A lot of good advice by all. PK sums up the deal above ^.


I'm an Indy, tight-line, high-stick, dry-dropper, Czech, Spanish, French, Polish, drop-shot bounce nympher......

The secret (and the fun) is to be able to choose the best method from above, and apply it to the water and fish in front of you at the time.

Or you can choose to fish dries only and have fun doing that!

Posted on: 3/24 7:23


Re: Euro vs. Drop Shot Nymphing

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I'd agree with Ryan, but I'll take the other side. A 10' 4wt isn't ideal for dry flies (or streamers). If you mostly nymph and only switch to dries when you think you will catch more fish that way, get a 10' 4wt. If you fish dry or dry dropper and only nymph when you can't buy a bite get a 8-9' 5 or 6wt. If you want to add small streamers to the mix get a 8-9' 6wt.

The closest thing I do to nymphing is dry dropper so I have no interest in a 10' rod. I have a 7wt for streamers and have a bunch of different 5 and 6 weight rods from 7' to 9' I use for dry/dry dropper. I pick those mostly based on wind and somewhat on fly size. I prefer to fish with a 6 weight but will drop down to 4 or 5 weights if I am fishing flat water at short distances.

I am slowly moving towards shorter rods because I don't lose much distance casting, and its easier for me to land fish using shorter rods (I don't use a net unless I'm in a boat). I can cast well beyond normal fishing distance (70'+) with an 8' 5 or 6 weight, and I think fighting a fish is easier on a shorter rod.

Take this for what its worth, I go against the grain - I don't use disk drag reels for anything (including steelhead), and I fish the biggest steelhead water in the great lakes system regularly. I'm sure if I fished differently I'd catch more fish. I enjoy casting almost as much as I enjoy catching fish so the way I fish usually involves bigger water and longer, accurate casts. I don't get much enjoyment lobbing a bobber or a heavy nymph rig, or relying on a disk drag to control a fish. As far as nets, I feel I put less stress on a fish not using a net. If I took pics of fish, I would use a net.

Posted on: 3/24 7:56


Re: Euro vs. Drop Shot Nymphing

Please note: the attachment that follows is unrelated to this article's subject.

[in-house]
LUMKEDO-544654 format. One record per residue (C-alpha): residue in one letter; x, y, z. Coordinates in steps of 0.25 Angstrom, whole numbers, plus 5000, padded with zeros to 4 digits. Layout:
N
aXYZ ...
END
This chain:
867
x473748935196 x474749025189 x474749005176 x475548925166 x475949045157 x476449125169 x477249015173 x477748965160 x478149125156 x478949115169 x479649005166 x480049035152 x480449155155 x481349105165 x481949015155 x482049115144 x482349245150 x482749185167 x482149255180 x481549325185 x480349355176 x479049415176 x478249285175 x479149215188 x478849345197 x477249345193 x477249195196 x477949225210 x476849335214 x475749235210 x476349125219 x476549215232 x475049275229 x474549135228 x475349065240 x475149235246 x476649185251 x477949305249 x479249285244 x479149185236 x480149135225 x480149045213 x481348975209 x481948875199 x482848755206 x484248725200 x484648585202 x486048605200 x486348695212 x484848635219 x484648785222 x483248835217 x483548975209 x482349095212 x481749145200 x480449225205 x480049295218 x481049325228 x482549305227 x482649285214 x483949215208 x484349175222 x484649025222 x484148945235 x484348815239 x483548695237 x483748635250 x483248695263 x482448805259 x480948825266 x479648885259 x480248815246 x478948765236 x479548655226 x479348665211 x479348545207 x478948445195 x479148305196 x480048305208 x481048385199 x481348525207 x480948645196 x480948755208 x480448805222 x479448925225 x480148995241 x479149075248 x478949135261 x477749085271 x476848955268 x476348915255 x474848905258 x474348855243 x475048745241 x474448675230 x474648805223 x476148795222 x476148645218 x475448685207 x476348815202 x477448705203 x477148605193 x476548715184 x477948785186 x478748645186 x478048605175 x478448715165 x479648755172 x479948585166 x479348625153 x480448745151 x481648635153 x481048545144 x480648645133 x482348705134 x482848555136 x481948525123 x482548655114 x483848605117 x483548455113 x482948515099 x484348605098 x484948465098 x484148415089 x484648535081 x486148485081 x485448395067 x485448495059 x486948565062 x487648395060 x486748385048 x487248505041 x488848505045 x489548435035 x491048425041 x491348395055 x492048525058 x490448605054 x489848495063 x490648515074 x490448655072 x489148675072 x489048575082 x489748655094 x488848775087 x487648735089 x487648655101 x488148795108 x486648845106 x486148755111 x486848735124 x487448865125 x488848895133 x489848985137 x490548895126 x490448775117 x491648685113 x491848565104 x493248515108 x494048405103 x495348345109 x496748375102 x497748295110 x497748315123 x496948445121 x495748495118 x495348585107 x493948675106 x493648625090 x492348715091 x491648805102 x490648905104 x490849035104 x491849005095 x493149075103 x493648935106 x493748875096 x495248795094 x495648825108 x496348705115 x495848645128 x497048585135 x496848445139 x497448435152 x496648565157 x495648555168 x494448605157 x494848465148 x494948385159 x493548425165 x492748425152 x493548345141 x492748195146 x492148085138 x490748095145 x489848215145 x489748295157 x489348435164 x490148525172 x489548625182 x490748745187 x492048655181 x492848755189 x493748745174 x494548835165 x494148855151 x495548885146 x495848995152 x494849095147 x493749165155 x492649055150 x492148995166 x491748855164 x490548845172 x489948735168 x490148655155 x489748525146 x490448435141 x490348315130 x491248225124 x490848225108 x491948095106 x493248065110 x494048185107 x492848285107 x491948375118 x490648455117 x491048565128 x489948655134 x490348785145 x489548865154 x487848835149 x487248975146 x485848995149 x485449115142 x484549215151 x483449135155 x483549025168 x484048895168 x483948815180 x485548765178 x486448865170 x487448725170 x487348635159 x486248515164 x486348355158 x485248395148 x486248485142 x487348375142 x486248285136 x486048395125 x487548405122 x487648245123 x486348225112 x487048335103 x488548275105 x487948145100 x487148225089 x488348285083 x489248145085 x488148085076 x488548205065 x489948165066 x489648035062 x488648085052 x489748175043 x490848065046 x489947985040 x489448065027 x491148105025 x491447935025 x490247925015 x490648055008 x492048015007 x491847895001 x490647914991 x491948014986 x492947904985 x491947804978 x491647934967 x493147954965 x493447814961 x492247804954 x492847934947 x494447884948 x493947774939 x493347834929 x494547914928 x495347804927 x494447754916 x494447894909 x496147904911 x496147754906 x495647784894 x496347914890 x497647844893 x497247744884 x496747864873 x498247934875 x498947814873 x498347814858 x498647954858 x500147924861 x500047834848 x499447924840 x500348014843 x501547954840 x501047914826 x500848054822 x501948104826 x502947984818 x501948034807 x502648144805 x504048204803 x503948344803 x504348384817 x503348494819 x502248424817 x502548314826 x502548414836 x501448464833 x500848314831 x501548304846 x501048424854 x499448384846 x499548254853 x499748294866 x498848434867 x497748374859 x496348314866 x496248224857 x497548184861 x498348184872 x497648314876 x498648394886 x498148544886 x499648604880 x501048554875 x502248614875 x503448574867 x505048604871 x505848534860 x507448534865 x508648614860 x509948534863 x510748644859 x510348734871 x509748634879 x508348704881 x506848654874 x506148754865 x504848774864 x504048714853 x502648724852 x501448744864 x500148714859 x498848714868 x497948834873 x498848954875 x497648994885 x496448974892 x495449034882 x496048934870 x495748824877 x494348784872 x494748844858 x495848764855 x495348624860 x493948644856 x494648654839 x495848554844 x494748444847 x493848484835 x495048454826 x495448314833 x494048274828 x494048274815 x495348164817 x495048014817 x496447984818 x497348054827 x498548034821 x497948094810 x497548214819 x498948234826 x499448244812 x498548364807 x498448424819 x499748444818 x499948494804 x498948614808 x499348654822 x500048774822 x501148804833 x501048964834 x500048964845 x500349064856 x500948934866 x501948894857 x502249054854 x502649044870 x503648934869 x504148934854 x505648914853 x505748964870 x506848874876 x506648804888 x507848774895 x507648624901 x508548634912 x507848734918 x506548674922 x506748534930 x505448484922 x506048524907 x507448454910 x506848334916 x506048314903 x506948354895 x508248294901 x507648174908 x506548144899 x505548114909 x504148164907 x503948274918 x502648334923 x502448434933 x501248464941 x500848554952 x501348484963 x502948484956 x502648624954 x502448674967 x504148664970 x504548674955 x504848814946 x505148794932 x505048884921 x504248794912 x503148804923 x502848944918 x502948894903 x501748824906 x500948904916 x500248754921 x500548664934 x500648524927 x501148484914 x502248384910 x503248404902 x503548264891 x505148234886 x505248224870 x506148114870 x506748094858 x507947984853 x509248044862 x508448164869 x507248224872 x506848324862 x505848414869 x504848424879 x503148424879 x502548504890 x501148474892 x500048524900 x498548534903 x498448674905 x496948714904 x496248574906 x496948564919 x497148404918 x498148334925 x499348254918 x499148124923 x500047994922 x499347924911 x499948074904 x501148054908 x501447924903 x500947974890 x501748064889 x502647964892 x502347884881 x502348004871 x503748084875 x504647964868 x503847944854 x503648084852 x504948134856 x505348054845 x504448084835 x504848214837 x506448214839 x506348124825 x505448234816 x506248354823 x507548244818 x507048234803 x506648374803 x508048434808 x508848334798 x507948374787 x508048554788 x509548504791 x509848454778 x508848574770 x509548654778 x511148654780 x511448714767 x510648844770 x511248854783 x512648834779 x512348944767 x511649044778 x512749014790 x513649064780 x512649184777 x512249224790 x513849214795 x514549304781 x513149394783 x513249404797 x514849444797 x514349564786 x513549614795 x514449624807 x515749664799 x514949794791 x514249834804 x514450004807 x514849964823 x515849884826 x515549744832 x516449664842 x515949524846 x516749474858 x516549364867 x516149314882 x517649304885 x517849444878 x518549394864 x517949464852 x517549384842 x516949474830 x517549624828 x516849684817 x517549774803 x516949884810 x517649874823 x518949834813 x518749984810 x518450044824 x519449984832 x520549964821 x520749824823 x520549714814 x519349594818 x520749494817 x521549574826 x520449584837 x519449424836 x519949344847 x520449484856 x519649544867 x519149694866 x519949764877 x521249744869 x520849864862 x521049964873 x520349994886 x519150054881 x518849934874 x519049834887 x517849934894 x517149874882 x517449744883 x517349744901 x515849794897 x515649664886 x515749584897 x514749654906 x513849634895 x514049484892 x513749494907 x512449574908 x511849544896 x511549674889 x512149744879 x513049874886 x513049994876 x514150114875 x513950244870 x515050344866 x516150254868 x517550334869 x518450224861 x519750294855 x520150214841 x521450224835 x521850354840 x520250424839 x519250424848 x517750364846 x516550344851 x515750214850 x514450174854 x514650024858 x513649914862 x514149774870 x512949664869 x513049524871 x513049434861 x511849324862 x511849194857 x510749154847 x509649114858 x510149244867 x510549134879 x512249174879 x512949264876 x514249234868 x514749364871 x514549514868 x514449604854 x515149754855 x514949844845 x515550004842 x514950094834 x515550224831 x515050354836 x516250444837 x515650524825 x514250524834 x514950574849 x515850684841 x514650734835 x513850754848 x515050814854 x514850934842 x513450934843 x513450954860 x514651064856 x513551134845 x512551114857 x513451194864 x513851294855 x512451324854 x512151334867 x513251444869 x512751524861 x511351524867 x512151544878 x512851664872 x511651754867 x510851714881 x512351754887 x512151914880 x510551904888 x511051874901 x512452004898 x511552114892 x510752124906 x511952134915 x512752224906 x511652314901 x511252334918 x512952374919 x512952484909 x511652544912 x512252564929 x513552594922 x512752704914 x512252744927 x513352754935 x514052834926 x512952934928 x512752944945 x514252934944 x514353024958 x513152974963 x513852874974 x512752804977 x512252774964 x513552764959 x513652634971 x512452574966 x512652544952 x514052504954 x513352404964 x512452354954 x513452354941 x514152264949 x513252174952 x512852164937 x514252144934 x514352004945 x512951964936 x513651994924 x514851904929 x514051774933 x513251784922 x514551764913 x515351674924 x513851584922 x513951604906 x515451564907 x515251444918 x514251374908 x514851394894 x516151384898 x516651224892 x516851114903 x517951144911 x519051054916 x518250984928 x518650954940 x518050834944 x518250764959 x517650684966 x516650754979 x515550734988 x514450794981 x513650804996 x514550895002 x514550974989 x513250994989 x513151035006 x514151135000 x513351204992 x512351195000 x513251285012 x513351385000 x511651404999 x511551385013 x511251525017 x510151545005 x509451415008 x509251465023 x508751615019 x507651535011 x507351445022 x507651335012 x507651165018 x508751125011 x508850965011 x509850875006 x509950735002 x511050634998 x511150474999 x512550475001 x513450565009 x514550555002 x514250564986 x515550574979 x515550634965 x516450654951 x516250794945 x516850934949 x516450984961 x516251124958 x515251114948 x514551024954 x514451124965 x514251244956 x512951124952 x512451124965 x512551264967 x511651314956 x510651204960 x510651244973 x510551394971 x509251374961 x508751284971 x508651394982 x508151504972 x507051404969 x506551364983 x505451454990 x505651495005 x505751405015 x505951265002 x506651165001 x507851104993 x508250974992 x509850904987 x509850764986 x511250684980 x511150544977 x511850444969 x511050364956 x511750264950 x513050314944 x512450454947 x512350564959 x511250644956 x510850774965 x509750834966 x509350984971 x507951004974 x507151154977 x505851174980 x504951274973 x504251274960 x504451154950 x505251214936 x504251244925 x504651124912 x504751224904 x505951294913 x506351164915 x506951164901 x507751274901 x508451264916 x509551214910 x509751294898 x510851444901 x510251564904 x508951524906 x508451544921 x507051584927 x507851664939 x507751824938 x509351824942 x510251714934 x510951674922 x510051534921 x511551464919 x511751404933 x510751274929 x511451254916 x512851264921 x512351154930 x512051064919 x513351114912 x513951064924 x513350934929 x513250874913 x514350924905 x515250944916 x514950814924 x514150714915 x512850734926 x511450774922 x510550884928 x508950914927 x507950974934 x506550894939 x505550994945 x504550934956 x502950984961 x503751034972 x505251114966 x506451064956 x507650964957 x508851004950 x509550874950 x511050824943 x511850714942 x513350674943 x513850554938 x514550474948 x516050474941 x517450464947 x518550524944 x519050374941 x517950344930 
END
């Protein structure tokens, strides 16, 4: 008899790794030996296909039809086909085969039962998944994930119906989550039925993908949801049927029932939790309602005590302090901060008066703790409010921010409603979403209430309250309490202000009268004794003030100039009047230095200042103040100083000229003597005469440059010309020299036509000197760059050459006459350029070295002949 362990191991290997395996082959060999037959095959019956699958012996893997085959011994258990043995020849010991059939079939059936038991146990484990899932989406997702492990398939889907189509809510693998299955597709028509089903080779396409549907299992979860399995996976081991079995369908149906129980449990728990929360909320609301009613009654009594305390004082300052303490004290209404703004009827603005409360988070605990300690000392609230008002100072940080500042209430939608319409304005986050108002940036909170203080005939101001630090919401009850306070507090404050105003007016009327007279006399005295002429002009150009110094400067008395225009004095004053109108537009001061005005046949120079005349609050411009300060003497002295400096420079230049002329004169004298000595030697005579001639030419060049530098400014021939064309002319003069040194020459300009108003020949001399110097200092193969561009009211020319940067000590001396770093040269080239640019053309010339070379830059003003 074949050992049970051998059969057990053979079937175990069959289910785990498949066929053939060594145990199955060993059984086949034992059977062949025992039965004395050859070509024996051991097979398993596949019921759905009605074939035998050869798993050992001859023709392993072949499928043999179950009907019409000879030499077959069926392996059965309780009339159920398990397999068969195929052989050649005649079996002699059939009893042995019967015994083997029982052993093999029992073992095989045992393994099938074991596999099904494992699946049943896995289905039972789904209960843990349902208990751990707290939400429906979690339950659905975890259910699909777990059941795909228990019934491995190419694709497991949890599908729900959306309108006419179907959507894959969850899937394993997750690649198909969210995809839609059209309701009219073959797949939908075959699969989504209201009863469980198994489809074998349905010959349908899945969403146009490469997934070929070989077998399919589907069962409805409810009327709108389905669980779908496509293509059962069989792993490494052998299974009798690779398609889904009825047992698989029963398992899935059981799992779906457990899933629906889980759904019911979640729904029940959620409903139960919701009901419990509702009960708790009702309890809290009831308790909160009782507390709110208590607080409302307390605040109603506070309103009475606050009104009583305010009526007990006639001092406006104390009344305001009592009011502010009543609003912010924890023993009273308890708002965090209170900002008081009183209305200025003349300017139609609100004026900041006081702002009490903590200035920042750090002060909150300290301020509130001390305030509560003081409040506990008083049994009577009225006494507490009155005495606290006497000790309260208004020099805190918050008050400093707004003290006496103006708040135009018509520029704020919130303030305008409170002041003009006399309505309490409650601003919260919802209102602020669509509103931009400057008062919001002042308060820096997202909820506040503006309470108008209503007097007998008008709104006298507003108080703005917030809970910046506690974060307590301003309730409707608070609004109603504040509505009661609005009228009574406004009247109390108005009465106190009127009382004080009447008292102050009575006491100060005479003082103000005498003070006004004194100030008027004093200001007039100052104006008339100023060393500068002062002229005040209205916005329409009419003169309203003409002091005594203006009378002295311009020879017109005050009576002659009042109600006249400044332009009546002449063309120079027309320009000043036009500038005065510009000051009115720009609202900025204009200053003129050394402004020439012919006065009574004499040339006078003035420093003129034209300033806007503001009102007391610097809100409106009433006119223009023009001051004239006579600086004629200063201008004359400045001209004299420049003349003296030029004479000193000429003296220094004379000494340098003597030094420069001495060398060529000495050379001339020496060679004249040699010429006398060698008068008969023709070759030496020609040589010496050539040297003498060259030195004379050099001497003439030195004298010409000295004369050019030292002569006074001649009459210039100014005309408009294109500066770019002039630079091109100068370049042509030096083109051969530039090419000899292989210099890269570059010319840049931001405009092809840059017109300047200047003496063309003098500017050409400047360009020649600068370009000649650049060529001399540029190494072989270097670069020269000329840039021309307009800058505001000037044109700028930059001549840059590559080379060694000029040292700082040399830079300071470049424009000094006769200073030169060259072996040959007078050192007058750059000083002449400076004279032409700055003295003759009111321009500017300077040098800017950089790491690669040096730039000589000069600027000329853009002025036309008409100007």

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moon1284 wrote:
I'd agree with Ryan, but I'll take the other side. A 10' 4wt isn't ideal for dry flies (or streamers). If you mostly nymph and only switch to dries when you think you will catch more fish that way, get a 10' 4wt. If you fish dry or dry dropper and only nymph when you can't buy a bite get a 8-9' 5 or 6wt. If you want to add small streamers to the mix get a 8-9' 6wt.

The closest thing I do to nymphing is dry dropper so I have no interest in a 10' rod. I have a 7wt for streamers and have a bunch of different 5 and 6 weight rods from 7' to 9' I use for dry/dry dropper. I pick those mostly based on wind and somewhat on fly size. I prefer to fish with a 6 weight but will drop down to 4 or 5 weights if I am fishing flat water at short distances.

I am slowly moving towards shorter rods because I don't lose much distance casting, and its easier for me to land fish using shorter rods (I don't use a net unless I'm in a boat). I can cast well beyond normal fishing distance (70'+) with an 8' 5 or 6 weight, and I think fighting a fish is easier on a shorter rod.

Take this for what its worth, I go against the grain - I don't use disk drag reels for anything (including steelhead), and I fish the biggest steelhead water in the great lakes system regularly. I'm sure if I fished differently I'd catch more fish. I enjoy casting almost as much as I enjoy catching fish so the way I fish usually involves bigger water and longer, accurate casts. I don't get much enjoyment lobbing a bobber or a heavy nymph rig, or relying on a disk drag to control a fish. As far as nets, I feel I put less stress on a fish not using a net. If I took pics of fish, I would use a net.